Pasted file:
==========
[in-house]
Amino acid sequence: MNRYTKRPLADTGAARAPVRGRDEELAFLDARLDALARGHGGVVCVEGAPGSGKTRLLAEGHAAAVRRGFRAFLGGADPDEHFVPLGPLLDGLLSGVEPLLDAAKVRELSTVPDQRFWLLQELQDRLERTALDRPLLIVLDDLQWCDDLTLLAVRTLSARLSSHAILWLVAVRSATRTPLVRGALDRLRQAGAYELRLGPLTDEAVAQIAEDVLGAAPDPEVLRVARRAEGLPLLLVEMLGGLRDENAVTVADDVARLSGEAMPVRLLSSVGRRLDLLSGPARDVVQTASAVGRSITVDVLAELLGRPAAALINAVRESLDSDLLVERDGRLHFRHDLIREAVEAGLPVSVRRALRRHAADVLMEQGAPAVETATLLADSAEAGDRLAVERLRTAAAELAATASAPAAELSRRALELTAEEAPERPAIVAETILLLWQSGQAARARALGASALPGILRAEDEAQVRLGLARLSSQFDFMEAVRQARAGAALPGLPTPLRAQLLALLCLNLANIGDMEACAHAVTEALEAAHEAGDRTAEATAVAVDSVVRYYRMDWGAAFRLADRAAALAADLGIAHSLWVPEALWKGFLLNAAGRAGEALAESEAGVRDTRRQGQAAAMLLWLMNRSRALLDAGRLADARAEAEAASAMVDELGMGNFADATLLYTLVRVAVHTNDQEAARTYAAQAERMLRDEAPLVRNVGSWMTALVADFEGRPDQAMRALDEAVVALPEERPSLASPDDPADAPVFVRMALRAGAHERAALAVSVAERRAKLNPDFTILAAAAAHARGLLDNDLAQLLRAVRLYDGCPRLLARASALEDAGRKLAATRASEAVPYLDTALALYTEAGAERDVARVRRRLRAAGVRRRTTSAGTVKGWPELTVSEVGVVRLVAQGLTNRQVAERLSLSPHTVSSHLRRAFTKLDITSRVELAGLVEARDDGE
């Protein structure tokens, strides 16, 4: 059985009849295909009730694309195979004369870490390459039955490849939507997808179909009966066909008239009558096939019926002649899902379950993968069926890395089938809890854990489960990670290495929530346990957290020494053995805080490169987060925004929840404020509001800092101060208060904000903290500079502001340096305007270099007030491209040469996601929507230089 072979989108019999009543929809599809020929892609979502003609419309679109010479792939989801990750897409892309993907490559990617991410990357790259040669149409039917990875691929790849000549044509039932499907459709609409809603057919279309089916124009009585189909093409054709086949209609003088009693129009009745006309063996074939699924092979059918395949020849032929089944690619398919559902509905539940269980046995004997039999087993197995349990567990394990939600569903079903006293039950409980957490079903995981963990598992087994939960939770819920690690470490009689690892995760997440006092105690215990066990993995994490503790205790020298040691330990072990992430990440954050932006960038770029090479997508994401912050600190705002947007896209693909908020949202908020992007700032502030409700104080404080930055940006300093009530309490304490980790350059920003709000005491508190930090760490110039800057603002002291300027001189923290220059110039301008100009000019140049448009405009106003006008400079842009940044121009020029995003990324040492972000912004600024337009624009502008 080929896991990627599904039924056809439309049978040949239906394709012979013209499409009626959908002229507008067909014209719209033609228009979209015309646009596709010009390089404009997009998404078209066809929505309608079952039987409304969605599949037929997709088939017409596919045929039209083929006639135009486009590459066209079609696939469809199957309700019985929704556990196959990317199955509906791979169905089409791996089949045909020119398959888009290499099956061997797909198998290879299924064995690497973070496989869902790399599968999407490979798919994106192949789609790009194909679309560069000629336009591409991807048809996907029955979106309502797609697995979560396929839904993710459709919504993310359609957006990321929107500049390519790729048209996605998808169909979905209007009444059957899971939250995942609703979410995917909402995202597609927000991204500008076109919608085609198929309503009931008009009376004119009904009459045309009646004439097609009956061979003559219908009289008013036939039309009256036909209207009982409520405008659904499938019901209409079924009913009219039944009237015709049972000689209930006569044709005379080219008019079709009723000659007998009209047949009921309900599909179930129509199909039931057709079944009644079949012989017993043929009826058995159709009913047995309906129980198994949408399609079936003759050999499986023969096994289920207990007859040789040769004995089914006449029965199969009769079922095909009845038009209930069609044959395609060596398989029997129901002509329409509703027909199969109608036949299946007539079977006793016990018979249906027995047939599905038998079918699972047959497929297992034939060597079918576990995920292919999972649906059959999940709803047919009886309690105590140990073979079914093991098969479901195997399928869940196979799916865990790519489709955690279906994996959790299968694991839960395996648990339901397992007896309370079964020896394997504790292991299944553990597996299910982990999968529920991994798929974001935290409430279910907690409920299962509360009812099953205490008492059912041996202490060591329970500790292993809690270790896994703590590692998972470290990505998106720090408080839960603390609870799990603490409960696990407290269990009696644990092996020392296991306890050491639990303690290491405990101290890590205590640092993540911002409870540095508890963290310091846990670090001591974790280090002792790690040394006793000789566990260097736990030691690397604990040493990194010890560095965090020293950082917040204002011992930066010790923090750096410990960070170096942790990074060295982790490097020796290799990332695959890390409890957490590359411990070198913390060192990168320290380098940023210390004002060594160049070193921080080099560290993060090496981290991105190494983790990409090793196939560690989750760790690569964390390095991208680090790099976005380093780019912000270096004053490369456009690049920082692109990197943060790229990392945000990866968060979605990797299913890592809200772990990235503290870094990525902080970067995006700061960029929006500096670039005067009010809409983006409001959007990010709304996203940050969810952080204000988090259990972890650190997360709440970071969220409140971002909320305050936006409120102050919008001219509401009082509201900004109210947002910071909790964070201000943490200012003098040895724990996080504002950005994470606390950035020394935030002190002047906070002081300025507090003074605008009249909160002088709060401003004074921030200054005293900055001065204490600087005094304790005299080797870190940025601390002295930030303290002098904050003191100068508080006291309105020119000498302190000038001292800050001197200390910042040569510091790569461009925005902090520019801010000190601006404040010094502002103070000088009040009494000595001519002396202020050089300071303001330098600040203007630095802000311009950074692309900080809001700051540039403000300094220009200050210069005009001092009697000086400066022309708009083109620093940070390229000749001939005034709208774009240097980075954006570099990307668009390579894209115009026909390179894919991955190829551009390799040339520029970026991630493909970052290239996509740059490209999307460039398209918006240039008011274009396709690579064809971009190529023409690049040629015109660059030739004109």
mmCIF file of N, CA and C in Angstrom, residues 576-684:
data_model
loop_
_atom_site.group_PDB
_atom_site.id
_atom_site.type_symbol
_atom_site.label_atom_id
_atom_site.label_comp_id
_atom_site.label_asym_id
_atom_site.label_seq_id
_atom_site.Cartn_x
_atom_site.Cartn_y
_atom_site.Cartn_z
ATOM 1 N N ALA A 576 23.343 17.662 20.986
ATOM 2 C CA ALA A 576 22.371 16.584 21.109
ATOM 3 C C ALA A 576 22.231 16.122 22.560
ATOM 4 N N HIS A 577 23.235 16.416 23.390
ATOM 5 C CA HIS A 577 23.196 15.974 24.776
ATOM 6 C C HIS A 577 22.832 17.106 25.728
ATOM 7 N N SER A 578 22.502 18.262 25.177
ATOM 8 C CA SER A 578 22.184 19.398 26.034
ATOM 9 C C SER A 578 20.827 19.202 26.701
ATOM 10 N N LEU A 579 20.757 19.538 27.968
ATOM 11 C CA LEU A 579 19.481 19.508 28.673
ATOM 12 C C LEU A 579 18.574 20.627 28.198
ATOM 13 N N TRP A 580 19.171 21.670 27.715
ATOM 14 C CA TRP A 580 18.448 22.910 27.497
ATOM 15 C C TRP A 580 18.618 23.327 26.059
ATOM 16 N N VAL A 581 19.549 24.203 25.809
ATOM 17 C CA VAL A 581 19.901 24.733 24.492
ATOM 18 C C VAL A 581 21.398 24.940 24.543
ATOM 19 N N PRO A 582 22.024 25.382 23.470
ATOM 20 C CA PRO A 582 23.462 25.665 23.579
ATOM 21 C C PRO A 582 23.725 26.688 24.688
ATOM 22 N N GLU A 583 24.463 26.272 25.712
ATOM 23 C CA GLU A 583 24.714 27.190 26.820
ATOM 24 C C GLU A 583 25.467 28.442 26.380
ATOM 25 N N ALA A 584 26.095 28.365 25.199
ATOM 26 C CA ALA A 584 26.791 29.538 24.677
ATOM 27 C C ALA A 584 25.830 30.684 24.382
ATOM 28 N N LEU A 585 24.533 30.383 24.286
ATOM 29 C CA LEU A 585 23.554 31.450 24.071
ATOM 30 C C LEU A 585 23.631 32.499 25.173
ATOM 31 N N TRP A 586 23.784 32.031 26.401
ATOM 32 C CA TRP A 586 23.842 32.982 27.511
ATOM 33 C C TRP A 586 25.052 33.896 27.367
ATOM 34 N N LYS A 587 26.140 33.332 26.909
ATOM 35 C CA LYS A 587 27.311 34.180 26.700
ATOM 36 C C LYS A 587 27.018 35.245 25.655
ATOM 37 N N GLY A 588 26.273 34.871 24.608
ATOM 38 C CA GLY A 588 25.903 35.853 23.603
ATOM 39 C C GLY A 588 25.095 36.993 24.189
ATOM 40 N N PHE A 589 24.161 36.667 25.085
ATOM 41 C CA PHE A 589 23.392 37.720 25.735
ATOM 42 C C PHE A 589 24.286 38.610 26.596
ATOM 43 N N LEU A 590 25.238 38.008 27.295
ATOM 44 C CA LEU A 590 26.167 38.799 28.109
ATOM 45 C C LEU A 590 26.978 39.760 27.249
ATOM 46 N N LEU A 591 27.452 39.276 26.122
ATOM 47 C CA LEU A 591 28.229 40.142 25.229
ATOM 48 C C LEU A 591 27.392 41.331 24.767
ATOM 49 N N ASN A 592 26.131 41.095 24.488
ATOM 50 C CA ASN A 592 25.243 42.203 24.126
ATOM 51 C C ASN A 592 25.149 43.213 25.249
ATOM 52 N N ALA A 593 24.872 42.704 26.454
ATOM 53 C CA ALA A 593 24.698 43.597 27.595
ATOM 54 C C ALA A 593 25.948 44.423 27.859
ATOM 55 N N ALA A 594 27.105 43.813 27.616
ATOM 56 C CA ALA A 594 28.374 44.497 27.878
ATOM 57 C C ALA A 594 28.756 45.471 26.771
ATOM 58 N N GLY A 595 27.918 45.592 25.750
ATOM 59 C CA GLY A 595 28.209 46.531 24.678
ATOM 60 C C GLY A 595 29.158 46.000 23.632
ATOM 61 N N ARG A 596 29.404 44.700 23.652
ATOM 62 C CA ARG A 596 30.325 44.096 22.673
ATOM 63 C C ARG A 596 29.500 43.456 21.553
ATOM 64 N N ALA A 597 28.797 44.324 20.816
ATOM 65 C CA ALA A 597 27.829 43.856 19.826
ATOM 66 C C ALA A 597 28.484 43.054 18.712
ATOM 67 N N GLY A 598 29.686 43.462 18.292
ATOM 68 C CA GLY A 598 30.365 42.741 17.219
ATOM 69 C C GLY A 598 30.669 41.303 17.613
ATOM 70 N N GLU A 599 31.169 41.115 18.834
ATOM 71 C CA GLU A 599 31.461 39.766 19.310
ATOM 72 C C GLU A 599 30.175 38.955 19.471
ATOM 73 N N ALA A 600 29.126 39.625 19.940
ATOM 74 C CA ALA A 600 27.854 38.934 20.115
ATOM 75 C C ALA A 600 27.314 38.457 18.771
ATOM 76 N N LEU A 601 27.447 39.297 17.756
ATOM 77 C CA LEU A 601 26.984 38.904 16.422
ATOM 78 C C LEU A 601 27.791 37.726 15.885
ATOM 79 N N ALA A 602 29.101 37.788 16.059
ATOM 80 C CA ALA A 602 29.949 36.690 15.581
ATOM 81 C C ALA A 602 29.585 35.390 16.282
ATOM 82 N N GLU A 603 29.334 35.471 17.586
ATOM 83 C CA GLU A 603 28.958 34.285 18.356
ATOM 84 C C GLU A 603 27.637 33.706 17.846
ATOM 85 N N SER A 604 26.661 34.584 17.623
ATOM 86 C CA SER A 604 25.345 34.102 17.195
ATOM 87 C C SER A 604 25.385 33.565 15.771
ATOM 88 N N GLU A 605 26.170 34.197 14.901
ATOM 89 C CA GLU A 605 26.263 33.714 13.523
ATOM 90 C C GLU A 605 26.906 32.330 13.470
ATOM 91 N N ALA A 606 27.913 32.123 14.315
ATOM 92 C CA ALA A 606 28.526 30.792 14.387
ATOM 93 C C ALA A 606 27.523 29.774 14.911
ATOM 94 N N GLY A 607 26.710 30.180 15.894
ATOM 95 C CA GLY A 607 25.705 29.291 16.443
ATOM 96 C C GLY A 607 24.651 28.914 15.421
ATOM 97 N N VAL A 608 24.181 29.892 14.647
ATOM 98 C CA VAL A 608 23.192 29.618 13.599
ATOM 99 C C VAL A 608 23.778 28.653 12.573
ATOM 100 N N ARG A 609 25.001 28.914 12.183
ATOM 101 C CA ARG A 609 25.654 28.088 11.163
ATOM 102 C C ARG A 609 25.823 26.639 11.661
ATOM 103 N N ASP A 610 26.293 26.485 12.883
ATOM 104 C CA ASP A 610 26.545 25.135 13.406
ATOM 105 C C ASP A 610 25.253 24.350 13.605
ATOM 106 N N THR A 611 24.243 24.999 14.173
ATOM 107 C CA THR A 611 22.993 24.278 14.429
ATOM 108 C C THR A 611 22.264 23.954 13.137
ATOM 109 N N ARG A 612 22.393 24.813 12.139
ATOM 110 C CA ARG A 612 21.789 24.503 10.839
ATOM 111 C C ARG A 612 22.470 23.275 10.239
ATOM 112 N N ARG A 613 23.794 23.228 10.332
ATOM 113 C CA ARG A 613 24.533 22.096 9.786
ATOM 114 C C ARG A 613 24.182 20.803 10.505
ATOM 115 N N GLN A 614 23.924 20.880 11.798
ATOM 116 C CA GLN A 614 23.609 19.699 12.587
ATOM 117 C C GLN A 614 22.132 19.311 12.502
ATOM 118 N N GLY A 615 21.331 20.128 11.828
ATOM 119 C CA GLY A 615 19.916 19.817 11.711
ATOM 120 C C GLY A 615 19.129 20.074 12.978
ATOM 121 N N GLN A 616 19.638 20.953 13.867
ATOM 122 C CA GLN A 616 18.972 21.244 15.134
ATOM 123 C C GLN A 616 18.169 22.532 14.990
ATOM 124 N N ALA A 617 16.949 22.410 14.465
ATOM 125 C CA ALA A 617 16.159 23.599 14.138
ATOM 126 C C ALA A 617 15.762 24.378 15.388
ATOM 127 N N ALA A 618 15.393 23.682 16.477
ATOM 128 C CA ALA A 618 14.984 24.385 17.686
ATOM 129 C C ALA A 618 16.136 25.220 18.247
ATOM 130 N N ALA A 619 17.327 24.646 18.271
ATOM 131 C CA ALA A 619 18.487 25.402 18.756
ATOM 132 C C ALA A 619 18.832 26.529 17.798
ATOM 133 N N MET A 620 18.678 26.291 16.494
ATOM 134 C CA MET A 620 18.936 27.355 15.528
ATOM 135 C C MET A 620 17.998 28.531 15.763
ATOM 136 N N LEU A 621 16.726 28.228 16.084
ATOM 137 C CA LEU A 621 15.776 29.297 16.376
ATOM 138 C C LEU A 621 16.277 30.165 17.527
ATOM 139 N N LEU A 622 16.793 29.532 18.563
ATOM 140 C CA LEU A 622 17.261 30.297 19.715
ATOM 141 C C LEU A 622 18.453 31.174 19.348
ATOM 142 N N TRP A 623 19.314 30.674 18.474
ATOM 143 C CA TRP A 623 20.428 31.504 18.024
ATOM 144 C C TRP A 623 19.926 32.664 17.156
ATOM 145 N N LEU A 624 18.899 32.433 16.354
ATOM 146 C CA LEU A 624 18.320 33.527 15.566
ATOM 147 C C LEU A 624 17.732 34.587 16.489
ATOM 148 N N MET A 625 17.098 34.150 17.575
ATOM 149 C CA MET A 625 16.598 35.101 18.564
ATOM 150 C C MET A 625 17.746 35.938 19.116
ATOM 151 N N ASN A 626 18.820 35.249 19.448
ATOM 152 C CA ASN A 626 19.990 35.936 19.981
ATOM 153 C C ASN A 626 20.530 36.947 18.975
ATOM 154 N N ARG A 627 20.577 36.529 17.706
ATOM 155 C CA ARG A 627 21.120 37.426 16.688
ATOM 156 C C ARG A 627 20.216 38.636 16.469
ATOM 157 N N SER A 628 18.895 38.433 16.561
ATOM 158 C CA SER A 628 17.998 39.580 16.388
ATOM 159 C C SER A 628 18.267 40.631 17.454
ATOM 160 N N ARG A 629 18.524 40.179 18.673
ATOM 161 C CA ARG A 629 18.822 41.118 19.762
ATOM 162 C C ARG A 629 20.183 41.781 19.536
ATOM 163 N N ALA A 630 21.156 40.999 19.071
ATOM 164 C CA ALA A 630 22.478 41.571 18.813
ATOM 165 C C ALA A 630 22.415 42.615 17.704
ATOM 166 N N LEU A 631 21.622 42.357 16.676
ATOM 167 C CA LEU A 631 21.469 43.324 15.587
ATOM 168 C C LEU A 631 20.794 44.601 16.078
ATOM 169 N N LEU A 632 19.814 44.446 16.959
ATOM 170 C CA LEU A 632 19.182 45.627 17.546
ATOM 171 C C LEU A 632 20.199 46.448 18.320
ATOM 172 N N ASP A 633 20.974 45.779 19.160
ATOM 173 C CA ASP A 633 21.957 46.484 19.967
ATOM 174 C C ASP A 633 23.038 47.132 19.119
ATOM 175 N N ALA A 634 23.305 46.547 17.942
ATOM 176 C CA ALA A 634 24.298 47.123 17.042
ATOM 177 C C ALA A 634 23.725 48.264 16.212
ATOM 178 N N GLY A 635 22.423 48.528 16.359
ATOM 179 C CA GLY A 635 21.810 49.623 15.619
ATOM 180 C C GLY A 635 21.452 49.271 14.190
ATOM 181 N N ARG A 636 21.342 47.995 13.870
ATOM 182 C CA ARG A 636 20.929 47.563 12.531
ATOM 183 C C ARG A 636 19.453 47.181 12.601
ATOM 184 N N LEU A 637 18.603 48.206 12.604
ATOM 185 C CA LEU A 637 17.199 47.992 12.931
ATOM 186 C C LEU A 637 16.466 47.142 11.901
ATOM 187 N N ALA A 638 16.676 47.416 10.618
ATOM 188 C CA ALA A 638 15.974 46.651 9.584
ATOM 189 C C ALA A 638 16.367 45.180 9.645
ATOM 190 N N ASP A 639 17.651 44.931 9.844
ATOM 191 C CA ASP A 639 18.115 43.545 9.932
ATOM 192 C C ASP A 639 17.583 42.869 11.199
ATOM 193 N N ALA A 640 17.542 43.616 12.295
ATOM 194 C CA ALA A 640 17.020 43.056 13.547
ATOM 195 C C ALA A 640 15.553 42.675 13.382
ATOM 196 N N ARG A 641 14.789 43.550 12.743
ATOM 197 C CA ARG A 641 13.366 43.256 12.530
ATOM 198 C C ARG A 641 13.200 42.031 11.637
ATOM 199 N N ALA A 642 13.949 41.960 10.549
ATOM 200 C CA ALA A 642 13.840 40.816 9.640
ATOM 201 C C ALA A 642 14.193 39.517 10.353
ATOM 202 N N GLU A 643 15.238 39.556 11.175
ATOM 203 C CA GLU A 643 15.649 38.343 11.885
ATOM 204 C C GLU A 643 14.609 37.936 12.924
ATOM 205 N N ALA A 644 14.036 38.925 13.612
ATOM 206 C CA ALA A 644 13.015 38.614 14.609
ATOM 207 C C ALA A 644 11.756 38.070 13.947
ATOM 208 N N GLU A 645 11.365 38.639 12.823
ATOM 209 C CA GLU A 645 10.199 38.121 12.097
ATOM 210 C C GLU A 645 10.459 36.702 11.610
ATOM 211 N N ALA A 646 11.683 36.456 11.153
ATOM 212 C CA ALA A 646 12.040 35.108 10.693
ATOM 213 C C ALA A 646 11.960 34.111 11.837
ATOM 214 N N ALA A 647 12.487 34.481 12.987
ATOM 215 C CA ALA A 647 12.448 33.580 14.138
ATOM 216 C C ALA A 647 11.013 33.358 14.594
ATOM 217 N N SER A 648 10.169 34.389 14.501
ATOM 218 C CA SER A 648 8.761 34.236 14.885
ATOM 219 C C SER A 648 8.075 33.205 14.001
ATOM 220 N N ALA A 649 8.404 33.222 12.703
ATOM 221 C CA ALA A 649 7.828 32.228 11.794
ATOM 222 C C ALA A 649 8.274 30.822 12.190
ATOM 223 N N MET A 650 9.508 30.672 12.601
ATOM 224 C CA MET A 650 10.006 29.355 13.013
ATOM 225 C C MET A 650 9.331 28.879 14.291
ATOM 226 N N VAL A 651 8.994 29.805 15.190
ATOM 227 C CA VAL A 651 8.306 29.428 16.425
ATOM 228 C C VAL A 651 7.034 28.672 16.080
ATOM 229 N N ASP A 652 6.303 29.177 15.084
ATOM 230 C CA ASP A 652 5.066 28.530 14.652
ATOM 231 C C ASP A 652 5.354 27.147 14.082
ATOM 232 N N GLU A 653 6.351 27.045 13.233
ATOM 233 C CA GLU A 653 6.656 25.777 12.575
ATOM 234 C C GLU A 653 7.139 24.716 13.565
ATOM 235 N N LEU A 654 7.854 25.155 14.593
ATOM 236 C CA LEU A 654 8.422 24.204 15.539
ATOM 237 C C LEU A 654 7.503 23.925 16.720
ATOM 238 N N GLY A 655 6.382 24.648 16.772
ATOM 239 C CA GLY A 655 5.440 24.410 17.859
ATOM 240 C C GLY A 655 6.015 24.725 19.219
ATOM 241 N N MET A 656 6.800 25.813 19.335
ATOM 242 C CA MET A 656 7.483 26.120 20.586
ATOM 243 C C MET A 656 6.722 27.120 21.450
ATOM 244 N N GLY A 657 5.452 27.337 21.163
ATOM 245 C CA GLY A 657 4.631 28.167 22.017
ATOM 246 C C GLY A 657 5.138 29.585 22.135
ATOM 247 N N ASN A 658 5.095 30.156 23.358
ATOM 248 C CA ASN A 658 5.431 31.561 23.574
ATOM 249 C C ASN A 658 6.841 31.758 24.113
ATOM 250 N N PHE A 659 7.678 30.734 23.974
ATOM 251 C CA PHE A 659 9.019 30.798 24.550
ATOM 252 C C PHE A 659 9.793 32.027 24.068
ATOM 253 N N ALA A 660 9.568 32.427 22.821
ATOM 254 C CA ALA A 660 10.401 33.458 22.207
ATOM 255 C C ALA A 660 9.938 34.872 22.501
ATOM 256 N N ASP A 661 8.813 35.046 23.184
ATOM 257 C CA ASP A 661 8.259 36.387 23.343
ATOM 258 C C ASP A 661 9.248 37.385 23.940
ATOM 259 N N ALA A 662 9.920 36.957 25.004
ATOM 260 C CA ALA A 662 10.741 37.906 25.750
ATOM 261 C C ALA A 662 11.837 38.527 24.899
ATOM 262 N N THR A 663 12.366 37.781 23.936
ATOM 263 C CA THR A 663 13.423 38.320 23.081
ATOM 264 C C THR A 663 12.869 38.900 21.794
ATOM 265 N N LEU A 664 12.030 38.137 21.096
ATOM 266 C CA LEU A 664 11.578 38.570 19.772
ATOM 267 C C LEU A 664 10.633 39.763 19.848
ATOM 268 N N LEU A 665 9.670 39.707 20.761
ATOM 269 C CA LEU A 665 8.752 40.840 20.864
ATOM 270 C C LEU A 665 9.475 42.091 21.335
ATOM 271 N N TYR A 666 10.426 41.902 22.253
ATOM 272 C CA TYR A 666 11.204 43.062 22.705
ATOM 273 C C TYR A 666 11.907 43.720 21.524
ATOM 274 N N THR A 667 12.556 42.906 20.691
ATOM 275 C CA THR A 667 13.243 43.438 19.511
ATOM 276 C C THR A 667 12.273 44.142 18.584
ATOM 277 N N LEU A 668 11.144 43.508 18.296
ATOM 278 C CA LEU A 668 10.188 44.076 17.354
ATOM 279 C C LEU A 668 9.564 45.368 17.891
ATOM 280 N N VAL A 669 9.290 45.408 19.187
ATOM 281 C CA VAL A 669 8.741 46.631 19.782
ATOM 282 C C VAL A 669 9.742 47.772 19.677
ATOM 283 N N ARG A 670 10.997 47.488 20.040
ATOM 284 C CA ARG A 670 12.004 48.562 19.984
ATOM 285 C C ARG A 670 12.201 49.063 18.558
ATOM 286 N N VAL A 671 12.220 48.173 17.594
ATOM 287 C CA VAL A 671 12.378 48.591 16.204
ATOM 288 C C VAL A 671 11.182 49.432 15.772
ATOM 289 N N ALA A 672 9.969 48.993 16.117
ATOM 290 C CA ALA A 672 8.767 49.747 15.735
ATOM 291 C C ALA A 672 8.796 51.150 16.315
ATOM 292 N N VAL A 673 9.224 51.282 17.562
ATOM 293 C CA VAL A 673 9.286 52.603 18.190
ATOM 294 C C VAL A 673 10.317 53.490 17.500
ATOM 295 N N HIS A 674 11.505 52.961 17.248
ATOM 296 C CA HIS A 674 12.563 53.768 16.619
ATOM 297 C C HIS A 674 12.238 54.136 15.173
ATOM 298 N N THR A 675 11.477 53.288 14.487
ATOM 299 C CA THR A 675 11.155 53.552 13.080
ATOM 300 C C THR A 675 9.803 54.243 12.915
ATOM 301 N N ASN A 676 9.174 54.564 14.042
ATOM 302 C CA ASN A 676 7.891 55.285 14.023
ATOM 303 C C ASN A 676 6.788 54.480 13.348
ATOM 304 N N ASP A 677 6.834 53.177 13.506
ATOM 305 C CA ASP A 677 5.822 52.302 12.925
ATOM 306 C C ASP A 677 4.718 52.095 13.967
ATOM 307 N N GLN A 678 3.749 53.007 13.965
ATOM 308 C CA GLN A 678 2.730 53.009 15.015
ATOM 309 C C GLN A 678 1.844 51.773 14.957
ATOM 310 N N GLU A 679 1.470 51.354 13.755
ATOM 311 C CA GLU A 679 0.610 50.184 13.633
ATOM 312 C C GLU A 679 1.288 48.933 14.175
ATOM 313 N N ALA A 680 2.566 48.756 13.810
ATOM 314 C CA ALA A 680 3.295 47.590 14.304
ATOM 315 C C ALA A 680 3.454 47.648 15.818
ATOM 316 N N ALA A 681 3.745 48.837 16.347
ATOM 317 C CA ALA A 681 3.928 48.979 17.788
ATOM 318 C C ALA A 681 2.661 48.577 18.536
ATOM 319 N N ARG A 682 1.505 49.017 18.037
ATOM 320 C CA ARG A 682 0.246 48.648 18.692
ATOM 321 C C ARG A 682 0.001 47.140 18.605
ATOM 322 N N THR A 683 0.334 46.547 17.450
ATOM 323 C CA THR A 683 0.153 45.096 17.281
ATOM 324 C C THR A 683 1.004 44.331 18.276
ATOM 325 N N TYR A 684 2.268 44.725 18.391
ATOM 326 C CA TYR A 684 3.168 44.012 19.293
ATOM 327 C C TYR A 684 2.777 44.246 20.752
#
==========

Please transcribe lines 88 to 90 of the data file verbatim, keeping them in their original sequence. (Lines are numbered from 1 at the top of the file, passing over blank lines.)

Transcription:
ATOM 72 C C GLU A 599 30.175 38.955 19.471
ATOM 73 N N ALA A 600 29.126 39.625 19.940
ATOM 74 C CA ALA A 600 27.854 38.934 20.115